The issue of whether or not language is an entirely necessary substrate for (the genesis of) conceptual thought is, as far as I know, somewhat undecided. Some, such as Daniel Dennett, say that it is, whilst others are less convinced. If you read Hadamard’s analysis of psychological invention, detailing accounts as given by the great minds of the inventors, then one can see that the subconscious, which does not overtly utilise language of course, is where the work gets done, so to speak. Obviously, by its very nature we do not know what the mind is doing in formulating conceptual frameworks beneath the level of consciousness, and it may be that the same neural networks are used as are for language manipulation.

        Many thanks once again Shakti,

        Hariod Brawn.

  9. Hi Shakti….A very timely piece indeed…I have been weighted down by frustration lately as I watch the world continue to make the same mistakes over and over again. Right now over here in the U.S. we are dealing with racism run amok, violent protesting, cities burning and police brutality on fire. Everyone has their ideas as to how to fix this mess and yet if one has the ability to see the ‘bigger picture’ one can see that the problems will continue because we are not killing the weed at the root, just the upper leaves. I see it a bit differently than your authors, but then again maybe it is the same thing just being expressed by different words. No money, new schools, new housing,new policing laws, nothing will solve this problem because it is an issue of societies consciousness remaining stuck in the past and not raising up and moving forward into the new paradigm. We are looking at these problems through the same eyes we viewed them eons ago. We are using the same language as your authors pointed out, nothing has changed in our performance what so ever. We are still thinking the same way we did when the problems first erupted. I see the problem now as being a great many more people wanting to make things different now, a great many caring more for all of humanity as one, but not knowing how to get beyond where they are stuck. We need your authors to join together with other like minds and create a simplified book that everybody can understand and follow to find their way free of the trap they are stuck in. I think humanity is on the brink of this break through, they just need help in finding that way out. Thanks for sharing this timely post!!! Blessings…V.K.

    • Hi VK,

      As always, great to see your lovely comment here.

      What I get from your comment are two important points. First, we as a society, are conditioned to go after the symptoms rather than tackle the underlying fundamental issues. Secondly, we continue to view and engage with the emerging problems with the eyes and mindset of the past.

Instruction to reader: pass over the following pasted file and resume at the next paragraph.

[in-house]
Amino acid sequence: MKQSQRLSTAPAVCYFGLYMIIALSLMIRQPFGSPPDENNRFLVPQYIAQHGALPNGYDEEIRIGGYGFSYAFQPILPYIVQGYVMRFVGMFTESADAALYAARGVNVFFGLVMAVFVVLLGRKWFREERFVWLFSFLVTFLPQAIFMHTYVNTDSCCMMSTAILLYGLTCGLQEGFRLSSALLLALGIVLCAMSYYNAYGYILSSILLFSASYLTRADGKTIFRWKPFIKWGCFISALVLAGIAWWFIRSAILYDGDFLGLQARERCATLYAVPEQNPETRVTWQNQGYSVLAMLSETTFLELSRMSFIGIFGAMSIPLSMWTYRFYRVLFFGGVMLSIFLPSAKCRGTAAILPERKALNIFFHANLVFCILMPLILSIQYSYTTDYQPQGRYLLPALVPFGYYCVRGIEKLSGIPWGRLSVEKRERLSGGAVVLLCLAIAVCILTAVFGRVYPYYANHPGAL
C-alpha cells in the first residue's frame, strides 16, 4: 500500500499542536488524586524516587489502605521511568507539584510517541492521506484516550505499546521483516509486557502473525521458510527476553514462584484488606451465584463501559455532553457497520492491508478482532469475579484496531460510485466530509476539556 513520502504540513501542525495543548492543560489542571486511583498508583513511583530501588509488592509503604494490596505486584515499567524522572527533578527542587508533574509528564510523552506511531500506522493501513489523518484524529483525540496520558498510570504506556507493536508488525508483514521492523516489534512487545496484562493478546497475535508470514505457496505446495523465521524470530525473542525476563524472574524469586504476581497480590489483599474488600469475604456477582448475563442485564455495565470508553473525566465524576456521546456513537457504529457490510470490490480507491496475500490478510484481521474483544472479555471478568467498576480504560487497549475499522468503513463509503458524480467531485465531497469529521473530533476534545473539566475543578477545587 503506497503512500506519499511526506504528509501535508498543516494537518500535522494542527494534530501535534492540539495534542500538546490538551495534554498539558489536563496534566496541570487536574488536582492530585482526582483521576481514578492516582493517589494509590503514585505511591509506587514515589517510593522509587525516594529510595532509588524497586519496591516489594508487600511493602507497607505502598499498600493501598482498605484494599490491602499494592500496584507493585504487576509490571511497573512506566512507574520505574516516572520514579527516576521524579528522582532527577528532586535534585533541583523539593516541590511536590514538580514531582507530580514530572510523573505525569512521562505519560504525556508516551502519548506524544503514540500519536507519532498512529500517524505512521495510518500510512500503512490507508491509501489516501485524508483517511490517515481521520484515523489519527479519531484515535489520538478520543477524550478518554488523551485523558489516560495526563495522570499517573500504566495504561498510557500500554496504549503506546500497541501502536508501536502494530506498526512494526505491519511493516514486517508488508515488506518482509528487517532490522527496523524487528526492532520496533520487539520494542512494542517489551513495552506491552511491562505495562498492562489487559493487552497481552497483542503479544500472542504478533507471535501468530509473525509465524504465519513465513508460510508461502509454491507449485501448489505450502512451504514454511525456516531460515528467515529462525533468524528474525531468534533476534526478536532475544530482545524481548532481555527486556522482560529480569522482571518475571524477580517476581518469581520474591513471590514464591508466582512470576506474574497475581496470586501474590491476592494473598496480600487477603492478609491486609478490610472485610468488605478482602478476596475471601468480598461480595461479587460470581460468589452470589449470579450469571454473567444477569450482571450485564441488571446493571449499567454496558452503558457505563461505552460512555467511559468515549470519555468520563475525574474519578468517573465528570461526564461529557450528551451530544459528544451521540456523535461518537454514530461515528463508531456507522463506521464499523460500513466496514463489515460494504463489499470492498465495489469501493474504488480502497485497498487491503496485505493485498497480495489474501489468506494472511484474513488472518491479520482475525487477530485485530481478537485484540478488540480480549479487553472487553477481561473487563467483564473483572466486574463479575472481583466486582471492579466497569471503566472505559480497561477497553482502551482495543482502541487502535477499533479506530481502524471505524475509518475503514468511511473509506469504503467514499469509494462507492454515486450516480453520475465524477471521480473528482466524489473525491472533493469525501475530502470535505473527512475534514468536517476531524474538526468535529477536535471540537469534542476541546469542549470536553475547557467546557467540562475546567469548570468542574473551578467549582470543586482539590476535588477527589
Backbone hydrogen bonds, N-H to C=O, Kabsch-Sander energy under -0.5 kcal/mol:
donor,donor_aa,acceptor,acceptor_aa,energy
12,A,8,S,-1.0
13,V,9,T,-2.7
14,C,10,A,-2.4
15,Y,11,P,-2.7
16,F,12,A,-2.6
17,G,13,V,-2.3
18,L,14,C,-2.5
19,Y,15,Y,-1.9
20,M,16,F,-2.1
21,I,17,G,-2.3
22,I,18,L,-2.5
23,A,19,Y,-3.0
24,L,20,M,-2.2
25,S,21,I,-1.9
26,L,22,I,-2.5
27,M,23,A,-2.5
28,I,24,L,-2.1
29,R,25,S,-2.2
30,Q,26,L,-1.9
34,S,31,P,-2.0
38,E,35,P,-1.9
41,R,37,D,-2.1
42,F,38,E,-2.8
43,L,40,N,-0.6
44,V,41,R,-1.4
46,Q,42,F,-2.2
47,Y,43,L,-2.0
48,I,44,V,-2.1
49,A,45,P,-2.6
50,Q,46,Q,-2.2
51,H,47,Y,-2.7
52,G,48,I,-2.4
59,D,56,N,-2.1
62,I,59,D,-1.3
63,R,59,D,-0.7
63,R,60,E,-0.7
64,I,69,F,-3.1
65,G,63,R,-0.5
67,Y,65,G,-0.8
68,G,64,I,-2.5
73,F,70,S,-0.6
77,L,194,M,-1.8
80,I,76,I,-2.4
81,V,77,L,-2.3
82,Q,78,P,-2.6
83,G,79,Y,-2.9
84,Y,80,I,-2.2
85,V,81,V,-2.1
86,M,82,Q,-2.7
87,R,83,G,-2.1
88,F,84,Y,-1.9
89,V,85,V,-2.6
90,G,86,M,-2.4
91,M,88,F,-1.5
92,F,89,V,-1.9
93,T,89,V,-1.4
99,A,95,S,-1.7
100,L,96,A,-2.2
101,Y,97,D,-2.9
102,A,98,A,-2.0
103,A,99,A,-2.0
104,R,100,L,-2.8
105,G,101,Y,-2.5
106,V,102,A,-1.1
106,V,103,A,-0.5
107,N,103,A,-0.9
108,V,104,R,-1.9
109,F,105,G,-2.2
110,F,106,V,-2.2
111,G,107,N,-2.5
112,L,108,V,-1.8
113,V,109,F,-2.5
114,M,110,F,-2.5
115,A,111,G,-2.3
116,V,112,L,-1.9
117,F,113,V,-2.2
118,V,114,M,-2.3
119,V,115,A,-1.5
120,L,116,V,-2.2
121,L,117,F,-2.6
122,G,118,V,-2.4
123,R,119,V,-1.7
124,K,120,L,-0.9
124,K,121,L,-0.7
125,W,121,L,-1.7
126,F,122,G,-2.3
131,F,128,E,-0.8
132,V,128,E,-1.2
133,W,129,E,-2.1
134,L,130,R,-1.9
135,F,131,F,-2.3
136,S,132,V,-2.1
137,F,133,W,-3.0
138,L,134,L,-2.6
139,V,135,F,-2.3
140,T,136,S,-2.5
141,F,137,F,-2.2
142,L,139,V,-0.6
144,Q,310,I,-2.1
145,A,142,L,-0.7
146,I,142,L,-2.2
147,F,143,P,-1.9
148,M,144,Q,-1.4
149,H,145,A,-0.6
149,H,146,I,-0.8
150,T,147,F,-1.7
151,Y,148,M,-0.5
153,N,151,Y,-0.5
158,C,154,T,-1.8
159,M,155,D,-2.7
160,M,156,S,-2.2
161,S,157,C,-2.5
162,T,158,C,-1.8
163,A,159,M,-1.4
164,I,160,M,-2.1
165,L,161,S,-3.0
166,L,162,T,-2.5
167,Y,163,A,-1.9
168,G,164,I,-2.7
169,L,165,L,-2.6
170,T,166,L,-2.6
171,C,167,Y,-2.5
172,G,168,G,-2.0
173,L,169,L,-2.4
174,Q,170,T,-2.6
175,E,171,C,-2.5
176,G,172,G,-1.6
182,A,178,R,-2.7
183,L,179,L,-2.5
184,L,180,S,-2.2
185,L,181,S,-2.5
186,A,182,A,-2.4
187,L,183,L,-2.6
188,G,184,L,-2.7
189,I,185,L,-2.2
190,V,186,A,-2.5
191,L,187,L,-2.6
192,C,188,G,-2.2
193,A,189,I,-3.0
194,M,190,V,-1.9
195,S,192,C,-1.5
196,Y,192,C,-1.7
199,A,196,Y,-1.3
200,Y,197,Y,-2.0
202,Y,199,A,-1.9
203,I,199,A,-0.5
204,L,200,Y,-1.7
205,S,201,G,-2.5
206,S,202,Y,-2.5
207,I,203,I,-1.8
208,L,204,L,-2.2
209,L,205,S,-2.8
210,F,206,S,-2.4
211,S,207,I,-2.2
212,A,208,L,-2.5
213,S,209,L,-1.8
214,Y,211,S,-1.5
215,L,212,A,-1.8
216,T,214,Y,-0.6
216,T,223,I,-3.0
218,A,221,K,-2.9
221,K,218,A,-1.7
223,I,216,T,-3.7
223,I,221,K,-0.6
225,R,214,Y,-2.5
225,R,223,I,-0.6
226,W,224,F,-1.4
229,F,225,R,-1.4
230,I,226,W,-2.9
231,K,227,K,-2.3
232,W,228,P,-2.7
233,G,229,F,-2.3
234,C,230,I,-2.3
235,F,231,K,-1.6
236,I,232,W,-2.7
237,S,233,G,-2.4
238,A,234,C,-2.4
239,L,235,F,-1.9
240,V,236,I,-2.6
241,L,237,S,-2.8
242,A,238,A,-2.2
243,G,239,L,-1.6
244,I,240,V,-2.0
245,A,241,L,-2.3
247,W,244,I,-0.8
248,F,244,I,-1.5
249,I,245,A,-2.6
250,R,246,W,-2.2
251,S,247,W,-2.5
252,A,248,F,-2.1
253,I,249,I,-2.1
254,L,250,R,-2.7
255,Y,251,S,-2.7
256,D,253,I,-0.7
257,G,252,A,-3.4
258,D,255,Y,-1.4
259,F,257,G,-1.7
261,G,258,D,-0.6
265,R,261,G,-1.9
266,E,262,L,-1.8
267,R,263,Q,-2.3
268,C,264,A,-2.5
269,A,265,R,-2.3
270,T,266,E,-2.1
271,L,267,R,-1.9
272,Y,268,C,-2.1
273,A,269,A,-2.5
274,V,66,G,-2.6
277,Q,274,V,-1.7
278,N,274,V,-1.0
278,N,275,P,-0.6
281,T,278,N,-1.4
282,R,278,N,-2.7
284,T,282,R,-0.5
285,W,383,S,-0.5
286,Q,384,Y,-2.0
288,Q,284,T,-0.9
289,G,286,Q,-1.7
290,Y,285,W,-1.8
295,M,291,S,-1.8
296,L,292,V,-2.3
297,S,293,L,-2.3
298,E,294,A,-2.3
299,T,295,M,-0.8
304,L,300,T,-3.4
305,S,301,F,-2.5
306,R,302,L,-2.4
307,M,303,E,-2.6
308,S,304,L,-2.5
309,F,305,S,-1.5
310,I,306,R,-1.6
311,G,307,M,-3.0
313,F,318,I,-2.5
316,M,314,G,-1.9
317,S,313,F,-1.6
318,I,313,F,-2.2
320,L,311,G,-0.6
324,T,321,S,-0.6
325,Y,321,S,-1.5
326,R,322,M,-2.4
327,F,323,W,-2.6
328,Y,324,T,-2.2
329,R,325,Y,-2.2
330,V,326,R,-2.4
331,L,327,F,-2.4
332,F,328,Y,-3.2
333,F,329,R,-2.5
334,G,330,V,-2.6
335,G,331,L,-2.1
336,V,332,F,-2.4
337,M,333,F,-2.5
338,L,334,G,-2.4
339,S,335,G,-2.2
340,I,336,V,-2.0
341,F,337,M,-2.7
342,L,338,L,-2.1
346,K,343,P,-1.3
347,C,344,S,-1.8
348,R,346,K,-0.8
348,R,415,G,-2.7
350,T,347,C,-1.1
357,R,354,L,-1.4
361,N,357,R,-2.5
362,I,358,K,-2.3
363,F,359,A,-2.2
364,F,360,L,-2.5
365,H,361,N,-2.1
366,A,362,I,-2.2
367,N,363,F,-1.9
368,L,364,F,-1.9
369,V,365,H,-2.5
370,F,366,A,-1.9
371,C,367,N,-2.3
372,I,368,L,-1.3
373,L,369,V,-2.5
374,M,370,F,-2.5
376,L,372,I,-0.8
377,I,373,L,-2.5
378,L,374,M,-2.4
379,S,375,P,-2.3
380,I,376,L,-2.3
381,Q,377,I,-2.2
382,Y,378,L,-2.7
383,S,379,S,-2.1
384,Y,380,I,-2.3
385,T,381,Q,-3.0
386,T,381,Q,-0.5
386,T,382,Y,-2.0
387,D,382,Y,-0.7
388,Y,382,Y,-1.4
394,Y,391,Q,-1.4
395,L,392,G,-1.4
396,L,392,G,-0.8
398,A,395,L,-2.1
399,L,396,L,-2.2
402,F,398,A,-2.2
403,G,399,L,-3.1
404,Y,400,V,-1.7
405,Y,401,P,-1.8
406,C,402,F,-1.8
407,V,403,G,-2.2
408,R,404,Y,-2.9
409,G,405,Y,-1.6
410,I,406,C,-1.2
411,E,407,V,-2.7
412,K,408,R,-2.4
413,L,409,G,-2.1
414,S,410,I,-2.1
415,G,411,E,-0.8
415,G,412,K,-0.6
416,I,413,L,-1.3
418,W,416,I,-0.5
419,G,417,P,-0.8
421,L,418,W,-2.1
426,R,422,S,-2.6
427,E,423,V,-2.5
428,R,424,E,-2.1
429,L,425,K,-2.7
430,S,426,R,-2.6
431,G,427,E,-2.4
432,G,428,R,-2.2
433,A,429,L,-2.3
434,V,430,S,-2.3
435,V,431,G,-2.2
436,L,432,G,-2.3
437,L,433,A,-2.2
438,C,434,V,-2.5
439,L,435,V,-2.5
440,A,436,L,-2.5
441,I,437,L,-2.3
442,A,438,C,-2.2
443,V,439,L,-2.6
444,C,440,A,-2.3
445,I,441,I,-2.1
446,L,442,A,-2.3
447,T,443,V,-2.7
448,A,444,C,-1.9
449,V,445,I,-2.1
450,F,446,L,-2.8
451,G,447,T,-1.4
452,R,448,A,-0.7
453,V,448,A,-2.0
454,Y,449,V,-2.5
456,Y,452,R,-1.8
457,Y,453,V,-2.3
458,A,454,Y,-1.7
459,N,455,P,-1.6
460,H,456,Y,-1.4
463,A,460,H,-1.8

Taking your second point first, what you have said is fundamentally aligned to what the authors have said in their book. Getting to your first point, I suppose the societal conditioning is really due to the need to ‘show that we have been fast on the draw and are doing something’ rather than holding accountability to comprehensively resolve the issue.

      As a leader ( I use this word because the issues in the US you have spoken about are really in the realm of Socio-political leadership),you and the people you are leading can only create a new future to live into if you first do what you need to do to complete the past for yourselves.

      Before you can ‘Take the Past out Of the Future’, the listening you provide must “get up on the mat” the almost certain future, that is, the future actually being lived into.This is really where, I believe most leaderships we see around us failing, whatever the compulsions.

      In my view ( and what the authors also say) that’s the one that has to be taken out of the future for there to be room for a “created future”. However, in order to do that you will probably first have to get up on the mat some or all of what the people you are leading have to say about:
      a) the way things are,
      b) why they are that way,
      c) what’s wrong with all that, the solutions that they have had,
      d) and the hoped-for or dreamt-of future,
      e) the resigned-to or worried-about or feared future,
      f) the future that they’ve been given by authority,
      g) and the we-will-work-hard-for-it future.

      and anything else that they are stuck with that could get in the way of being able to realistically confront the future that they are actually living into, the almost certain future – the future that gets in the way of creating a “created future”.

      Cheers and blessings.

      Shakti

      • It sure will not be happening overnight Shakti…The people have much work to do to get there. I’d like to think we will see it in our life time but maybe not….All we can do is keep trying and fix ourselves first…….Be well friend and have a great week ahead…VK 🙂

      • Hi VK,

        Indeed the place to start is, as you say, “… fix ourselves first.” It is only when we ourselves live in a space can we authentically and powerfully invites others to do so.

        God bless.

        Shakti